The insurance company paid the amount of the policy, less loans thereon, to the Security Savings and
Trust Company as it was the designated beneficiary at the time of Tyler’s death. Maguire, on behalf of his client, made demand, in July, 1931, on the Security Savings and Trust Company for the policy but the trustee refused to surrender it.
In December, 1931, the Municipal Reserve and Bond Company was placed under receivership. On March 29, 1932, Jansen, as receiver, commenced suit claiming the proceeds of the policy involved herein. Dr. Akin, the plaintiff herein, was not made a party thereto. As a result of the trial in the circuit court, the Municipal Reserve and Bond Company was awarded the amount of its funds which Tyler had used to pay premiums on the policy. On appeal, this court rendered its decision on July 30, 1935 (Jansen v. Tyler, supra) and the award was increased to 61.54 per cent of the proceeds of the policy. While petition for rehearing was pending, Dr. Akin petitioned to intervene and have this court determine her interests in the policy but such petition was denied. On November 15, 1935, Jansen, as receiver, was paid by the trustee, First National Bank, successor to Security Savings and Trust Company, the amount awarded by this court. Later such amount, by order of court, was impounded to await determination of the instant suit.
The facts out of which this controversy arose are rather involved but the issues are comparatively simple. The vital question is: Was this policy assigned to the plaintiff for value and without notice of the equities of the Municipal Reserve and Bond Company? Was it a bona fide transaction made at a time when the plaintiff had no reason to believe that the funds of the Municipal Reserve and Bond Company had been wrongfully used to pay certain premiums on the policy?
We concur in the findings of the trial court that it was a valid assignment. Plaintiff, through her attorney, undoubtedly knew at such time that Tyler was hopelessly insolvent and that he had misappropriated certain funds of the Municipal Reserve and Bond Company, but there is no evidence from which it can reasonably be inferred that she knew, or had reasonable grounds for believing, that the premiums on the policy had been paid with misappropriated funds of the company. There was nothing on the face of the policy to indicate the interest of the appellant. Tyler was in possession of it and had all the indicia of ownership. At least, he had the bare, naked, legal title to the policy notwithstanding the equitable title, as between Tyler and his employer, was vested in the latter. There were no restrictions in the policy against assignment and Tyler had expressly reserved the right to make a change of beneficiaries. Certainly it would have been idle for Dr. Akin to inquire of Tyler as to any outstanding equities. The insurance company had no knowledge nor was it concerned as to the source of the money used to pay premiums. At the time the assignment was made, Municipal Reserve and Bond Company had not declared its interest in the policy. All the evidence tends to show good faith on the part of the plaintiff. No threat of criminal prosecution or duress was involved. Dr. Akin was charitably inclined towards Tyler and had no intention of having him prosecuted for the commission of a crime.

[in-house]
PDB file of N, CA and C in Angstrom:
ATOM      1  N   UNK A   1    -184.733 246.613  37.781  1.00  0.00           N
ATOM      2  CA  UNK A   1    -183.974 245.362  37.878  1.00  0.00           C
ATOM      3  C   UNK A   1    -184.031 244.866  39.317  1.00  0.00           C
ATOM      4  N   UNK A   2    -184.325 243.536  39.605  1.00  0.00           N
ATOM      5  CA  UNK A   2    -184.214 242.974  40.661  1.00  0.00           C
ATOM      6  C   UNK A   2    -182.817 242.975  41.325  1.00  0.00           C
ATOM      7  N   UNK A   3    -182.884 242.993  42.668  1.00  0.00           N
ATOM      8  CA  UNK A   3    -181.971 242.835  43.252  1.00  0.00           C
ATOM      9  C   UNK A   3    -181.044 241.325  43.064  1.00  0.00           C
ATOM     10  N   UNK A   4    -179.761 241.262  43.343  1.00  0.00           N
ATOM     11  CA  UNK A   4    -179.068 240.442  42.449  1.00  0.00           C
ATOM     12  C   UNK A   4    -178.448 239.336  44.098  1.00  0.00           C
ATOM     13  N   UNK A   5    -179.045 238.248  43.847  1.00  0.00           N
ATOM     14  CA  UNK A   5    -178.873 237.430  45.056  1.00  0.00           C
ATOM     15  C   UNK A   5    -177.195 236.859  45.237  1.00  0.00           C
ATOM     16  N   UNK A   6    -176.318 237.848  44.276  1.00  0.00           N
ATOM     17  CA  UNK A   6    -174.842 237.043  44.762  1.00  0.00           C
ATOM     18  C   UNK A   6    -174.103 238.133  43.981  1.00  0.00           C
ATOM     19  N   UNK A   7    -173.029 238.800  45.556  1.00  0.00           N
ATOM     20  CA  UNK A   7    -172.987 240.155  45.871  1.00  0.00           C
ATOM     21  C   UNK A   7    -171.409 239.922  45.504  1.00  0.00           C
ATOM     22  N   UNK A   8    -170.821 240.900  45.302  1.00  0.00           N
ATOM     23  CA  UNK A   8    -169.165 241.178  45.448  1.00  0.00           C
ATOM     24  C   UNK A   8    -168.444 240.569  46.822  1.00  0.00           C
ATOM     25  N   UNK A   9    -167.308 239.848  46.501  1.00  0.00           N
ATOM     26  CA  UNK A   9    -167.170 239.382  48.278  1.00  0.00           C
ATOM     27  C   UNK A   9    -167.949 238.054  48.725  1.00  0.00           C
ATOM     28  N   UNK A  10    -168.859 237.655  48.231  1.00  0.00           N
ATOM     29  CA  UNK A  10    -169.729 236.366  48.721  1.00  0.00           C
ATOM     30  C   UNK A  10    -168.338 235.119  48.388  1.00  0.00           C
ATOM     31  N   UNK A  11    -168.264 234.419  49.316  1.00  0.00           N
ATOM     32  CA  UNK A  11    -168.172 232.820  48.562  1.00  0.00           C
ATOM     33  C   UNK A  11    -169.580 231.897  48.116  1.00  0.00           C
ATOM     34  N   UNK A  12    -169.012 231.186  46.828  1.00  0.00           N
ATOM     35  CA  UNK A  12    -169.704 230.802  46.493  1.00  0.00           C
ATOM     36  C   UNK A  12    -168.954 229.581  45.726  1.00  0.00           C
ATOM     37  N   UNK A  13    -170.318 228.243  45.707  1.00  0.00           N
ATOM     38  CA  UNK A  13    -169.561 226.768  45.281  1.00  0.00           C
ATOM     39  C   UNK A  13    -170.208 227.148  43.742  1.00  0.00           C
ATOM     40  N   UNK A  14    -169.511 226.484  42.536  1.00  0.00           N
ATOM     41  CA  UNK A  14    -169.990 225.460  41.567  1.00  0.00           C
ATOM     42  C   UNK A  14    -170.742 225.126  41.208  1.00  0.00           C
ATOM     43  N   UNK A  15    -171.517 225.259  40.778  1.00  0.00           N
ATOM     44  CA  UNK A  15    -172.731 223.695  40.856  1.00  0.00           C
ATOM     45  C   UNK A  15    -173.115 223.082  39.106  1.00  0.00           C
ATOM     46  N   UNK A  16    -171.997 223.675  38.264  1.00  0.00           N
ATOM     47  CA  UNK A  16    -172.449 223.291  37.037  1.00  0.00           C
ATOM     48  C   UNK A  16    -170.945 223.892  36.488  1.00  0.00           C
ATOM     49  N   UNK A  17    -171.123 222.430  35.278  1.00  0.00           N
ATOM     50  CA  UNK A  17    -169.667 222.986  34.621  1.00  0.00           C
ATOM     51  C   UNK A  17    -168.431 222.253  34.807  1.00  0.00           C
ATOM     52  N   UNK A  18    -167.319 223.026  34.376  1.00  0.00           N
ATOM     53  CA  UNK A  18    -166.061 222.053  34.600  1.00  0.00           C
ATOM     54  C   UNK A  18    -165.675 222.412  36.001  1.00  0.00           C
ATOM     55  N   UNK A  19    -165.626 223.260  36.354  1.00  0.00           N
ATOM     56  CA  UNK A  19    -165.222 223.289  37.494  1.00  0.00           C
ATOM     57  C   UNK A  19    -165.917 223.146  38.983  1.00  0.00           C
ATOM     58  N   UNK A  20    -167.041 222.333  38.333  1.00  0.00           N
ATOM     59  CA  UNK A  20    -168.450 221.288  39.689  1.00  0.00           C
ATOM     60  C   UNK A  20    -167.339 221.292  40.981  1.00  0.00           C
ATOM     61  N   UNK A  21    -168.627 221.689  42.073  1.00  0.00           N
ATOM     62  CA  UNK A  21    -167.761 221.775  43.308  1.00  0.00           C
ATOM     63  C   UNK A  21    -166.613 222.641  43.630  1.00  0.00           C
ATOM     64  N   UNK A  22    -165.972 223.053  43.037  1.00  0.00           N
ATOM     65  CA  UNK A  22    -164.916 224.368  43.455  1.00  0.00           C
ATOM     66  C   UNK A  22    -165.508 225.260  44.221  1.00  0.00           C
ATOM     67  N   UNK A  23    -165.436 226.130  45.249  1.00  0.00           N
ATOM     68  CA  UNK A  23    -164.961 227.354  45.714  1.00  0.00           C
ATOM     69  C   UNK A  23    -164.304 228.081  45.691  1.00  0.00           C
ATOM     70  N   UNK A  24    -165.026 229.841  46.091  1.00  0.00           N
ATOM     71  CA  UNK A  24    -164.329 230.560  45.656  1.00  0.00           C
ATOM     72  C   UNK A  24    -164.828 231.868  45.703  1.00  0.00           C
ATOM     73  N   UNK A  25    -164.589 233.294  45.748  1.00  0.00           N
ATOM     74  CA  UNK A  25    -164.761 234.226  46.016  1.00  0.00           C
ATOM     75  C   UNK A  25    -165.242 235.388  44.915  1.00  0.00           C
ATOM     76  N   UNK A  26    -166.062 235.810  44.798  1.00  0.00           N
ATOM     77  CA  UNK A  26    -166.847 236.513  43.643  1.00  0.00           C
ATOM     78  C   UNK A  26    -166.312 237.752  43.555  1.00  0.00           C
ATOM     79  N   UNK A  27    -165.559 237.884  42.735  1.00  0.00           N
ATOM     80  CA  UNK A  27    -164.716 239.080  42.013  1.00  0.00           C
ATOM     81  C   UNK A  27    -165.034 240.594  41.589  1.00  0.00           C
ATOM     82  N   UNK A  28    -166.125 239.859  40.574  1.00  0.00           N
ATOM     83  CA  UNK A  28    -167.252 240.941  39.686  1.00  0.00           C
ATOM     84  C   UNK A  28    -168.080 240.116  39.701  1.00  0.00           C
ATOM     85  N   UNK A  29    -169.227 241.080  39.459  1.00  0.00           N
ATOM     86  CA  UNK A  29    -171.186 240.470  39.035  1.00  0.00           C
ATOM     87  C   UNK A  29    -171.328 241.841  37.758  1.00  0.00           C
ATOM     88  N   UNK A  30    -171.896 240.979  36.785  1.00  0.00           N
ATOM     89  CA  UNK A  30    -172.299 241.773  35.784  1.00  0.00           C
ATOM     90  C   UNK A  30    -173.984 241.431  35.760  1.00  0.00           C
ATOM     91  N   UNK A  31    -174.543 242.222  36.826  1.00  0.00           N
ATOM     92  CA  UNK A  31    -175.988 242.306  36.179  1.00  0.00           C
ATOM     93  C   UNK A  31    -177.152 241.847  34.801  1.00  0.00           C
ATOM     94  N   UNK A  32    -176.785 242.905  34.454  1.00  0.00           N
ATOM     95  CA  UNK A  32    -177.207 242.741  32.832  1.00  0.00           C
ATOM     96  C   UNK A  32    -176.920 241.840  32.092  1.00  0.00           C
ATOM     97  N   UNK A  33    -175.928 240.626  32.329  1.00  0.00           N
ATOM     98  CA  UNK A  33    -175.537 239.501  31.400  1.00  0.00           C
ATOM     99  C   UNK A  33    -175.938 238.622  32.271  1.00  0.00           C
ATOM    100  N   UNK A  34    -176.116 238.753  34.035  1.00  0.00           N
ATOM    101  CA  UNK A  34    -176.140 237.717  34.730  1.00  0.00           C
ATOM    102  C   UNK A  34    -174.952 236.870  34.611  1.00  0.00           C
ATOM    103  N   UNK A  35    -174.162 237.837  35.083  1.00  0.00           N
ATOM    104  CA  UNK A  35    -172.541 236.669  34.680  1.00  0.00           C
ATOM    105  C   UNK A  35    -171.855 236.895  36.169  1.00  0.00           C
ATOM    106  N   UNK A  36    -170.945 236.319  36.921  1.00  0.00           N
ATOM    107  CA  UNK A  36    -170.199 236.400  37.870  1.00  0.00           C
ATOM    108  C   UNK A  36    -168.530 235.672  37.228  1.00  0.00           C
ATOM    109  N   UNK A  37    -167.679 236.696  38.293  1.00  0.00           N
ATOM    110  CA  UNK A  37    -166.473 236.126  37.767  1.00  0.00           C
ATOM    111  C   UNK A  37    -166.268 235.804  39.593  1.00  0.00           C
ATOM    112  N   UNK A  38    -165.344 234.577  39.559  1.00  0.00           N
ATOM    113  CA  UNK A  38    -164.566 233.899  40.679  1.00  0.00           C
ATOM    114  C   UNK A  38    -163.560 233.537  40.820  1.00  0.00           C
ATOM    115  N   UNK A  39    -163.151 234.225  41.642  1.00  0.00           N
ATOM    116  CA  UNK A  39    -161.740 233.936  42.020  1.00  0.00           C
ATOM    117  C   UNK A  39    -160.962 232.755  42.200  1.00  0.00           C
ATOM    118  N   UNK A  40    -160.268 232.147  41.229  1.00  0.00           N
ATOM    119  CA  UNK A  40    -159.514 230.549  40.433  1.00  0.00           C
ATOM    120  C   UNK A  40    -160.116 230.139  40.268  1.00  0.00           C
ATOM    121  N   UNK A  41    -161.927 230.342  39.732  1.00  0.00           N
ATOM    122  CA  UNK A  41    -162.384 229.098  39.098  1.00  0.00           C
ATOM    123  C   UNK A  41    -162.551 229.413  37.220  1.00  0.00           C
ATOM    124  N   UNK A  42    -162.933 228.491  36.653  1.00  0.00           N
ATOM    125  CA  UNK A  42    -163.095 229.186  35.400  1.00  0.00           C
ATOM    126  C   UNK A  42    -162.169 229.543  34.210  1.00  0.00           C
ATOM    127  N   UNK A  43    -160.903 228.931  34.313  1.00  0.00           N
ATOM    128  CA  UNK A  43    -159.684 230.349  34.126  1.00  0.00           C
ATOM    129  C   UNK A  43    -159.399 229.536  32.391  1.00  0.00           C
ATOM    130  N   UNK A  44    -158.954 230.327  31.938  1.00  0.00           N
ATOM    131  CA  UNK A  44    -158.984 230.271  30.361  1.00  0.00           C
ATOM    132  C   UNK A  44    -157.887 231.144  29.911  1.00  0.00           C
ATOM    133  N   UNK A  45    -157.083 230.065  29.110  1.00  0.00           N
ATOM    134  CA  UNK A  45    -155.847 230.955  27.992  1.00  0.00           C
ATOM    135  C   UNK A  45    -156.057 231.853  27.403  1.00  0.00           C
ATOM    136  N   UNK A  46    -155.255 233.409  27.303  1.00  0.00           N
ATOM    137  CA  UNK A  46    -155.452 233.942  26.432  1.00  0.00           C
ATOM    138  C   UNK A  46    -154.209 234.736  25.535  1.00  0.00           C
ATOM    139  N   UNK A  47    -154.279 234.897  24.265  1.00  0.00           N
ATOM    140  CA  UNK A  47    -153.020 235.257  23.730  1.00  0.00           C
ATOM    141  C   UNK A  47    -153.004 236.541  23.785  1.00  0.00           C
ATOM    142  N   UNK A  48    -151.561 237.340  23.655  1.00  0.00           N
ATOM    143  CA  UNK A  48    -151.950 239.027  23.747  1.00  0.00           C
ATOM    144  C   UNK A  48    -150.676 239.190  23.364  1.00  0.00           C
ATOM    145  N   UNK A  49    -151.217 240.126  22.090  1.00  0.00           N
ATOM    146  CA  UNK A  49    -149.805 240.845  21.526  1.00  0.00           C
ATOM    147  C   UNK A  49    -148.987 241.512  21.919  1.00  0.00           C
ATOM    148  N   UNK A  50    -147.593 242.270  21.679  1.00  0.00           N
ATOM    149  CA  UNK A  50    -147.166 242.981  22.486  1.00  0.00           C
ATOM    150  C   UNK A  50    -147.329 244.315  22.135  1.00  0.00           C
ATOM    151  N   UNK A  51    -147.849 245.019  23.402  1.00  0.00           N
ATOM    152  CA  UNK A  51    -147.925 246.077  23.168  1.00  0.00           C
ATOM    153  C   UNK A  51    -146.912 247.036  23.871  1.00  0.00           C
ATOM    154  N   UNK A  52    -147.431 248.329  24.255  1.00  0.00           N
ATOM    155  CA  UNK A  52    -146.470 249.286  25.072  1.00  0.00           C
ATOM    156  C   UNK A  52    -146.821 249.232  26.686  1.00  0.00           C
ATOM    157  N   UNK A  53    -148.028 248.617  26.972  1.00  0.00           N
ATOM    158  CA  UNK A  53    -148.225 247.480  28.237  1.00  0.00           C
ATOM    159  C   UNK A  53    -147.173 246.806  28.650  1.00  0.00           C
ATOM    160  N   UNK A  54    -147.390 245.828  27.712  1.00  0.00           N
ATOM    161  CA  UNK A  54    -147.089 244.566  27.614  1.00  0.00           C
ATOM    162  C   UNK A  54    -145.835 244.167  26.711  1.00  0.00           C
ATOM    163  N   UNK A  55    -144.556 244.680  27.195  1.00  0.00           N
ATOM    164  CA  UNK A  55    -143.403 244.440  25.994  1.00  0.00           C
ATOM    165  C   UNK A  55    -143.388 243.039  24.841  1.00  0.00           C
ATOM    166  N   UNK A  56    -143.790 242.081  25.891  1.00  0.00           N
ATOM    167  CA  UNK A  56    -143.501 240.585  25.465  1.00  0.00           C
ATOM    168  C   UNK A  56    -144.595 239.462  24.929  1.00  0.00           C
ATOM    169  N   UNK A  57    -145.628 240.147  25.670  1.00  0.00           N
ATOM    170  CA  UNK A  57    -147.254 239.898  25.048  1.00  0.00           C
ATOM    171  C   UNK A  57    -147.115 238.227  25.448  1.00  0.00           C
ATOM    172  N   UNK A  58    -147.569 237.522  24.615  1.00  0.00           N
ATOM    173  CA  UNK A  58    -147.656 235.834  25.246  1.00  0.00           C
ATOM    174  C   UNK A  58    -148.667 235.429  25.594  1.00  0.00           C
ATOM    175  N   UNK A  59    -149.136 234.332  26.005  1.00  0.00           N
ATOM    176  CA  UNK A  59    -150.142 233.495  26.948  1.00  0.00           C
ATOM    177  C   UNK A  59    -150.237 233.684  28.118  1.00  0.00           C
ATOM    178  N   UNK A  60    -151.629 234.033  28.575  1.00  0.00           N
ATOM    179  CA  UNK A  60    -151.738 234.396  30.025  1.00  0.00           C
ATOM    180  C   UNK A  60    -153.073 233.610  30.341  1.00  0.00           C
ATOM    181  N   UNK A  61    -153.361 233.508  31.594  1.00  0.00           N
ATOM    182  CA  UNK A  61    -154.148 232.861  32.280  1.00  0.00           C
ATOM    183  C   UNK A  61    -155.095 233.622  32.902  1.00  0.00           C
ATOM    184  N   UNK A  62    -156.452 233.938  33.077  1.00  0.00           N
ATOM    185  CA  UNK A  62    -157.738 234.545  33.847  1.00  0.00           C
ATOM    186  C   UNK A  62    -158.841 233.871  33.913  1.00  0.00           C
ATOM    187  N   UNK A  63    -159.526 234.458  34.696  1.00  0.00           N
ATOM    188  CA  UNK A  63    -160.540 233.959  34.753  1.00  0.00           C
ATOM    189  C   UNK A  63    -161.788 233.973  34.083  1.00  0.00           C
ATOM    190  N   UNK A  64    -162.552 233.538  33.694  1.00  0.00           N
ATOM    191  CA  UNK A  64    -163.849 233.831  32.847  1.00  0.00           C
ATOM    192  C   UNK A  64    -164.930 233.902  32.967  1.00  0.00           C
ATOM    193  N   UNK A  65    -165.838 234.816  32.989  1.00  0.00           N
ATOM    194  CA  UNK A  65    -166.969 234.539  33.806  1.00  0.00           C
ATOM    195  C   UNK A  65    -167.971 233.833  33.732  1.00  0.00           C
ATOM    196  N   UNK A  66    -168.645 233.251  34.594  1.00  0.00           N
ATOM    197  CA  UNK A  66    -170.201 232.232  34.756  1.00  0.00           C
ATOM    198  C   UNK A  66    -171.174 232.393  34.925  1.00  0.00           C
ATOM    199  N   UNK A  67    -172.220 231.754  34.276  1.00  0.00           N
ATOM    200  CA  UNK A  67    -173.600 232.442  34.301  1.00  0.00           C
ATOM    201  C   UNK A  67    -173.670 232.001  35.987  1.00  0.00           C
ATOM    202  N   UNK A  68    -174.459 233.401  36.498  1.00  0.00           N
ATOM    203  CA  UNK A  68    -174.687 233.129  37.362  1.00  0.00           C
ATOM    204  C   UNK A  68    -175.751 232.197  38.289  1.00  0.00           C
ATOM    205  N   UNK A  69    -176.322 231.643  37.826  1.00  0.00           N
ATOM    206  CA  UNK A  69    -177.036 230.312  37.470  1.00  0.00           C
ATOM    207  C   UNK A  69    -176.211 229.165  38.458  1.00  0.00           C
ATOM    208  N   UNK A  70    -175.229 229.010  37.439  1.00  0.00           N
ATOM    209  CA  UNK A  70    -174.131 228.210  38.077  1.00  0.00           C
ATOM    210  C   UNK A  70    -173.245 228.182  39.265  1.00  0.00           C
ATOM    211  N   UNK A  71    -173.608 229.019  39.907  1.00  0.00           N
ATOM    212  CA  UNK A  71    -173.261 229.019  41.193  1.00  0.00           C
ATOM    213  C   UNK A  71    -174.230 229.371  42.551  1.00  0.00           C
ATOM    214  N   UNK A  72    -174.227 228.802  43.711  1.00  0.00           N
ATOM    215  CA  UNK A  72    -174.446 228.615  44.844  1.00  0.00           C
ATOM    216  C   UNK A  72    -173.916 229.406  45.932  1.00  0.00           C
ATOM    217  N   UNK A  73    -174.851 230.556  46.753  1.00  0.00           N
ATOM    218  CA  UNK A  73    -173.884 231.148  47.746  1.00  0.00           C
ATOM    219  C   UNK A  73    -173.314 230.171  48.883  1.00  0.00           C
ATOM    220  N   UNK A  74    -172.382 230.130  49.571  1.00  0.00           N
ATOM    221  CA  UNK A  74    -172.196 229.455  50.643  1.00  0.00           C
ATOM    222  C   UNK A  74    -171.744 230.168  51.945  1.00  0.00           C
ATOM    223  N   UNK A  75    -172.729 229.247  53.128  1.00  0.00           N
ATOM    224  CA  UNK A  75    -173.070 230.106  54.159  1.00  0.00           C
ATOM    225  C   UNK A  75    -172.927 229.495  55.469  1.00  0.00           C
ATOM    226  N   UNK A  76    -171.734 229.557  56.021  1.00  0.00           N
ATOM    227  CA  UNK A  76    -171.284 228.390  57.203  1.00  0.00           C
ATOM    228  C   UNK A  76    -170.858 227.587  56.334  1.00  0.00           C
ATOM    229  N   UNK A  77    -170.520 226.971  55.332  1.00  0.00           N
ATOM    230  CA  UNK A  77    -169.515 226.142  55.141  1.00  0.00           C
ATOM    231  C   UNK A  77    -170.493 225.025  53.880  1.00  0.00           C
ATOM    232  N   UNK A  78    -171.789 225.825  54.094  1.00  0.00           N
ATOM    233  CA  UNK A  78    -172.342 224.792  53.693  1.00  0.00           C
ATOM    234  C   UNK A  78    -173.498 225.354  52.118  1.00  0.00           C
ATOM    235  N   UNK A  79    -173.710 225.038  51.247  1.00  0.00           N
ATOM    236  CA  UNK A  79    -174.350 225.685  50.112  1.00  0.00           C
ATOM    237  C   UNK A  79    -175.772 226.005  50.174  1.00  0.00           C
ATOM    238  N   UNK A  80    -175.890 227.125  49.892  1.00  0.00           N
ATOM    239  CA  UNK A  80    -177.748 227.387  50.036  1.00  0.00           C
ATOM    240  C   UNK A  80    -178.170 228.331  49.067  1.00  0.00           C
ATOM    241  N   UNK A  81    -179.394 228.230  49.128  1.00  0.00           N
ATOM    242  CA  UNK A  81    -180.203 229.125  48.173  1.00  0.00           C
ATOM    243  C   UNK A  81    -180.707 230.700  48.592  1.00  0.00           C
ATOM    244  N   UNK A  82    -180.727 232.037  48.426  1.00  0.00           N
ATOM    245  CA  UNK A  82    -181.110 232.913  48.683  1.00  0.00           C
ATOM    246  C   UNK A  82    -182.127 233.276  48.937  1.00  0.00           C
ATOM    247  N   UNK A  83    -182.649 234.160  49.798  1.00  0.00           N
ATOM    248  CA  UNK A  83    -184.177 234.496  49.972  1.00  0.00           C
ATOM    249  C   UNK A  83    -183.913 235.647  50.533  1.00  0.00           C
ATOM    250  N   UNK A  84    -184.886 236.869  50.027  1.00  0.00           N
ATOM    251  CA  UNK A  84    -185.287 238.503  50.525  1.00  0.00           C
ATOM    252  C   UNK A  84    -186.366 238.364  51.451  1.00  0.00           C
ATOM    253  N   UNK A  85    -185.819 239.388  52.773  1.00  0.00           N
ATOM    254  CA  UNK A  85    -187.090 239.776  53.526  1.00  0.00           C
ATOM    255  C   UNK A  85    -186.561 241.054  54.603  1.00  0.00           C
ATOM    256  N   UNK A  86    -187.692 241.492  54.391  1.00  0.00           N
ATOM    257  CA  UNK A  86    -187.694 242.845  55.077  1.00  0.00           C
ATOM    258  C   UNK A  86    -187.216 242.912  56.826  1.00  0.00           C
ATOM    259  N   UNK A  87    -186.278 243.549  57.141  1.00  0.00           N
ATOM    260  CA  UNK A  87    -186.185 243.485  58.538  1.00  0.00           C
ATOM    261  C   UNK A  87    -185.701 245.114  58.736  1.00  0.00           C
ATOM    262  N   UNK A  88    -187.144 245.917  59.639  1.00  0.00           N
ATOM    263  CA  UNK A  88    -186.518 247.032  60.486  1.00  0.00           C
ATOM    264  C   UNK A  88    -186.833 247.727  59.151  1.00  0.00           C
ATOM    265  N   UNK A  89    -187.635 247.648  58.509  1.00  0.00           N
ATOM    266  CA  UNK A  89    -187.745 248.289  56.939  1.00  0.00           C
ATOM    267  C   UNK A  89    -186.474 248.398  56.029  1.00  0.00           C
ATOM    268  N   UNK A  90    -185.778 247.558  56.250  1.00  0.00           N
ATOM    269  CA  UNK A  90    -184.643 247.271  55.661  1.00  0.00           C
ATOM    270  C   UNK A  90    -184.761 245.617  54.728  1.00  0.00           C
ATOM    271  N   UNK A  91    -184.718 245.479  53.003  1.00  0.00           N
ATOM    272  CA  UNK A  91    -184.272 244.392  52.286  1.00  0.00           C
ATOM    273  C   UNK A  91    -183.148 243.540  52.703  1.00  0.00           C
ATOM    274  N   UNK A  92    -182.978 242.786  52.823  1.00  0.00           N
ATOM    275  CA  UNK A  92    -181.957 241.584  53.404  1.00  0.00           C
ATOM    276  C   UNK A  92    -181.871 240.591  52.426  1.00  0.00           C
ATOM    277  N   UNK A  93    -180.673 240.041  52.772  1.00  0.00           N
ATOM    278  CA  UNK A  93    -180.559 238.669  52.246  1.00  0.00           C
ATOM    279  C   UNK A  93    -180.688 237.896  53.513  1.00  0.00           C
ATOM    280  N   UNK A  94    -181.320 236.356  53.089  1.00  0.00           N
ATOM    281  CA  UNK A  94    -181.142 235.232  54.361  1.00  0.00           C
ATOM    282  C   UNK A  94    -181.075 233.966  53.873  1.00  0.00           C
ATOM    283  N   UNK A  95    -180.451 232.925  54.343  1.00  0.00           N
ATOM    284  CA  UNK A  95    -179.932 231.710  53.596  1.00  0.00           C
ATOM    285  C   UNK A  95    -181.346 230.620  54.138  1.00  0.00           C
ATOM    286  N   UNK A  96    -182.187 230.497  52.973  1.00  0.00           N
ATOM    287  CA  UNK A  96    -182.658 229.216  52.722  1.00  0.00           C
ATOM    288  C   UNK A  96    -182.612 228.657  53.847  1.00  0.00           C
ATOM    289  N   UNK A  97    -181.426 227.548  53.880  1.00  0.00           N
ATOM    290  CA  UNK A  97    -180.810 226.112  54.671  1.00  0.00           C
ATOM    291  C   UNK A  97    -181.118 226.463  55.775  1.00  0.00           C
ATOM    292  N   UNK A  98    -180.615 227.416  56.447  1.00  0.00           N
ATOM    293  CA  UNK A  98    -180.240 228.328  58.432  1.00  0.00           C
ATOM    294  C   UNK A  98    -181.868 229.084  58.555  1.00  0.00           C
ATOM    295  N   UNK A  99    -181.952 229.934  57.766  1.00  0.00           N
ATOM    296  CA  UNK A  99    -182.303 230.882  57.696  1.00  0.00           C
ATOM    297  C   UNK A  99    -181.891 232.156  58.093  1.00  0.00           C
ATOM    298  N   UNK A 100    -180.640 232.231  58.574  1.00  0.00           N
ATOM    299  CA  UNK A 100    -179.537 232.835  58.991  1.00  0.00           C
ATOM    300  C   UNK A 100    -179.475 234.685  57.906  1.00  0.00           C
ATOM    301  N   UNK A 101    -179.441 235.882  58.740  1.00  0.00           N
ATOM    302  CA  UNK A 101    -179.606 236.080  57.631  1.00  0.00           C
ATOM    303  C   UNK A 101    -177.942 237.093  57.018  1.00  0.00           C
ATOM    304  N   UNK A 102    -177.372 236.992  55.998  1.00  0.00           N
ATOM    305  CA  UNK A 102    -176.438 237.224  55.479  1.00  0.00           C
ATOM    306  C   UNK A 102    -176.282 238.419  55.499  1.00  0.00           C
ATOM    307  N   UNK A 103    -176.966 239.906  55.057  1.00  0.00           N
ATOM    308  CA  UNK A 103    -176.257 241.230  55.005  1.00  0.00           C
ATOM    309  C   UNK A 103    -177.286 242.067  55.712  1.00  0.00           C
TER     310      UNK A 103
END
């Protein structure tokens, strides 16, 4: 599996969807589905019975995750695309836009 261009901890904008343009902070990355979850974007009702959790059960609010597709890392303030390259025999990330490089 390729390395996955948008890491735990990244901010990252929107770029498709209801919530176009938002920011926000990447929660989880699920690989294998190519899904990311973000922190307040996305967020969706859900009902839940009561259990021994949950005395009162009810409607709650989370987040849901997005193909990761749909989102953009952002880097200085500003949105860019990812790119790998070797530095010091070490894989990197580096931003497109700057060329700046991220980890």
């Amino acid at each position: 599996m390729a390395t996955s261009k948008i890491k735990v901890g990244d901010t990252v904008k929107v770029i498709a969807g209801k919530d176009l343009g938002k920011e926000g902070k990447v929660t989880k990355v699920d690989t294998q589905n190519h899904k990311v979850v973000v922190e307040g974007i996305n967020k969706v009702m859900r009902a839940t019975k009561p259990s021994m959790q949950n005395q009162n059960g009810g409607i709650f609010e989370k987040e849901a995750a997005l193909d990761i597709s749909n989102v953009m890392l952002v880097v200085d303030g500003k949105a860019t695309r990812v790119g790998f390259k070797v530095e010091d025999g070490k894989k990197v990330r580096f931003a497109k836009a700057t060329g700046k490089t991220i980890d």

Was the policy assigned for value? Appellant urges that, if assigned, it was given as collateral security for a pre-existing indebtedness. Aside from securing a pre-existing indebtedness, if indeed it was such, there was an additional consideration — the forbearance of plaintiff to bring suit against Tyler for
the fraud perpetrated against her in the wrongful conversion of her stock. That such forbearance constitutes value is well established by the authorities: Hunt v. Hunt, 67 Or. 178
(132 P. 958, 134 P. 1180), quoting with approval from O’Brien v. Fleckenstein, 180 N.Y. 350 (73 N.E. 30, 105 Am.St.Rep. 768), wherein it is said:
“Although the cases are not in harmony upon this question, especially the earlier cases, we are convinced that a pre-existing debt is sufficient to constitute a mortgagee a purchaser for a valuable consideration in such a case as this, if it has a new element of consideration imported into the transaction.”
Also see Streichert v. Higgins, 121 Or. 303 (254 P. 1023) Richardson v. Wren, 11 Ariz. 395 (95 P. 124, 16 L.R.A. (N.S.) 190); Van Cleve v. Meyer, 108 N.J. Eq. 421 (155 A. 482) Atlanta Guano Co. v. Hunt, 100 Tenn. 89 (42 S.W. 482). True, most of the cases above cited involve extension of time of payment which, it was held, constituted a valuable consideration, but we see no difference in principle, so far as valuable consideration is concerned, between an agreement to extend time of payment and one to forbear prosecution of an enforcible claim.
The assignment was not revoked or terminated, as contended by appellant, by reason of Tyler’s having obtained possession of the policy. It was delivered to him for the special purpose of having the beneficiary changed from Susan B. Tyler to the plaintiff. It was a fraudulent transaction on the part of Tyler when he violated his agreement and named the Security Savings and Trust Company as beneficiary. As stated in 21 R.C.L. 656: